Russell-Tyler-Ruthton 87, Hinckley-Finlayson 70
    North Woods 74, Heritage Christian 36
    Cass Lake-Bena 63, Rushford-Peterson 61 (2 OT)

    Friday’s semifinals at Target Center
    Noon: Mayer Lutheran vs. Russell-Tyler-Ruthton
    2 p.m.: North Woods vs. Cass Lake-Bena

    Class 2A
    Minnehaha Academy 65, Jordan 45
    St. Cloud Cathedral 64, Esko 60 (3OT)
    Brooklyn Center 63, Breckenridge 48
    Caledonia 80, Minnewaska 41

    Friday’s semifinals at Target Center
    6 p.m.: Minnehaha Academy vs. St. Cloud Cathedral
    8 p.m.: Brooklyn Center vs. Caledonia

    Class 3A
    Columbia Heights 75, St. Thomas Academy 62
    Austin 64, Sauk Rapids-Rice 55
    Delano 79, Mankato East 64

    Columbia Heights 71, DeLaSalle 71-69
    Delano 80, Austin 68

    Saturday’s championship game
    5 p.m. at Target Center
    Columbia Heights vs. Delano

    Class 4A
    Cretin-Derham Hall 70, Wayzata 48
    Eden Prairie 65, Osseo 38
    Apple Valley 67, Forest Lake 60
    Lakeville North 89, Maple Grove 71

    Cretin-Derham Hall 60, Eden Prairie 56
    Apple Valley 58, Lakeville North 45

    Saturday’s championship game
    8 p.m. at Target Center
    Cretin-Derham Hall vs. Apple Valley

    Follow John on Twitter: @MSHSLjohn

    More of John's Journal
    Aligning Common Language with School Boards to Ensure a Purpose-Based Athletics Culture

    There are a number of important steps to creating a purpose-based interscholastic athletics culture. One key undertaking is the adoption of a common language within your school community. A question many coaches and athletic directors ask is how to establish a common language and subsequent buy-in from school administration and school boards. It is easy to recognize how important common language is within an athletic department’s culture; finding ways to align this common language with school district policymakers can be easier said than done. This is especially true without a game plan on how to connect with our important stakeholders.

    Idea sharing is a hallmark of educational-athletics. In this post, I want to share an idea from my school’s InSideOut Initiative journey as we work through establishing a common language and a collective definition of success for our programs. It is my hope the following ideas can be adapted and improved to trigger your own thoughts on how to implement common vernacular and communicate program goals at your school.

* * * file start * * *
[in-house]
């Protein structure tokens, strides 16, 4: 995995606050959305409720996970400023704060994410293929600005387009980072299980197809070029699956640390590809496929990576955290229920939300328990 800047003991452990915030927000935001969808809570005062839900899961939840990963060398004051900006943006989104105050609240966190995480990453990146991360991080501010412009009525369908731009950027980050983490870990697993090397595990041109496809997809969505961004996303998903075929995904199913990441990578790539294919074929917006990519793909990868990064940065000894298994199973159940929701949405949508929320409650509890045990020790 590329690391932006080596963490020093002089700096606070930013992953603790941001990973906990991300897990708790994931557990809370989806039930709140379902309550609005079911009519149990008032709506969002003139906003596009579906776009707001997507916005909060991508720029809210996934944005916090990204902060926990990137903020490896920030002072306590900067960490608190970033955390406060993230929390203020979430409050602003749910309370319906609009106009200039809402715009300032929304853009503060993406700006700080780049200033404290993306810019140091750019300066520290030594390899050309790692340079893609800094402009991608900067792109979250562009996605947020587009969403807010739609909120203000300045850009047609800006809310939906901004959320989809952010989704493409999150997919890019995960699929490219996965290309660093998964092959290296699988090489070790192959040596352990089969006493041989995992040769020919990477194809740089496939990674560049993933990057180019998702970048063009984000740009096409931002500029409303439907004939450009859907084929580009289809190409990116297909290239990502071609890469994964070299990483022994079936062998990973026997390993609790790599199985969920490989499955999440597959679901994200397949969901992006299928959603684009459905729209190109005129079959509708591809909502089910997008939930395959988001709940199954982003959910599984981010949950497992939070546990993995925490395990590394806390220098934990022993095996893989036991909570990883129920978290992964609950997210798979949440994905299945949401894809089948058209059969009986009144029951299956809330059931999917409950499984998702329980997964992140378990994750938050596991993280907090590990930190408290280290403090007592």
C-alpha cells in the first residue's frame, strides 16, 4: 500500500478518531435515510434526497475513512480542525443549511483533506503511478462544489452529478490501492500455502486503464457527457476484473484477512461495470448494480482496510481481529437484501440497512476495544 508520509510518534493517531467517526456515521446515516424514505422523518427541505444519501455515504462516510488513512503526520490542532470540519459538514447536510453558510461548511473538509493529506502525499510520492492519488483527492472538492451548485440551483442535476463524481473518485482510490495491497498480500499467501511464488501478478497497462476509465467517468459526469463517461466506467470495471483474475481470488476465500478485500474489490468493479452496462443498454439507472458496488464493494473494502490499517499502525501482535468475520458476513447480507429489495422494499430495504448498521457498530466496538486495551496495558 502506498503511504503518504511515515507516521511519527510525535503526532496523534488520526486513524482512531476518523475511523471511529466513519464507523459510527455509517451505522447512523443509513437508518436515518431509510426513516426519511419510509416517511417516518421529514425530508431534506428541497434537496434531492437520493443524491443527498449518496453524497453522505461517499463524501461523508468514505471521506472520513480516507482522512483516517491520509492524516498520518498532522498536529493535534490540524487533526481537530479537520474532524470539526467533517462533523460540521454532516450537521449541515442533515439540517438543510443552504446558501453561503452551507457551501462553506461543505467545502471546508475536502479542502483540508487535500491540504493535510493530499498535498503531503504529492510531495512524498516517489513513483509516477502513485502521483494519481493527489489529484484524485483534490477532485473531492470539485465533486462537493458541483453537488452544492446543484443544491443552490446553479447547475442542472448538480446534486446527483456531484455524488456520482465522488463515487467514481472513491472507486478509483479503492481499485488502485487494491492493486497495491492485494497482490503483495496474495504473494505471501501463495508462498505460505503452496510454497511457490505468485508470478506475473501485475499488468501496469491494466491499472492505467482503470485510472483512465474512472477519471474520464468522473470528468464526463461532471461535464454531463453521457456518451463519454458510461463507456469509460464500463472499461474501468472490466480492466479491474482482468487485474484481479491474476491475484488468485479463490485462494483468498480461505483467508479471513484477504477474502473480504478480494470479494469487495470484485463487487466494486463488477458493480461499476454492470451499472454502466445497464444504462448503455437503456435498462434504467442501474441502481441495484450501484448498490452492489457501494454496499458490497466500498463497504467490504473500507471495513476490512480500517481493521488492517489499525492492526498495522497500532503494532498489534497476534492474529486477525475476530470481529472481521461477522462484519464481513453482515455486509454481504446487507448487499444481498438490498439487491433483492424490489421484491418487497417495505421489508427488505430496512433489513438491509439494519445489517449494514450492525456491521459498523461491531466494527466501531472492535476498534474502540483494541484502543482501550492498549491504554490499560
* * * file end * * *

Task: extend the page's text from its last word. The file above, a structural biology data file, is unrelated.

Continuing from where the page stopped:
Many athletic departments are asked to give reports to its school board or board of education. In the St. Anthony – New Brighton School District, we are asked to present annually. We have worked very hard to produce data-rich information for our school board. For example, our report details participant and program demographics such as free or reduced lunch, ethnicity, and gender. This data analysis also gives a detailed look at how our students’ grades and attendance rates are tied to greater participation in sports and activities. We spend 40-plus hours preparing these statistics for our school board. However, in our recent hour-long annual report we spent about 10 minutes talking about these numbers! Much to my delight, the focus was on our "why." We spent 50 minutes of our hour-long presentation talking about our program’s purpose—exactly what we want our conversations to focus on.

    The organization of our presentation allowed for this conversation to happen. Our board is a very engaged group who reviews the information they receive closely. We provided our data analysis to the board in advance of the meeting so they have the opportunity to preview this information—this allowed us to focus on other purpose-based topics in our presentation. Our athletics and activities report had three agenda items: 1.) a few quick updates on hot topics, 2.) our department’s purpose, and 3.). the annual data and participation report. After giving introductory remarks and quick updates, I invited three coaches to join in our presentation to the school board. The following bullet points walk through a process you could use to share and promote common language along with your definition of success. This format is simple and easy to recreate—any school could do something like this to further alignment among the policymakers in your district.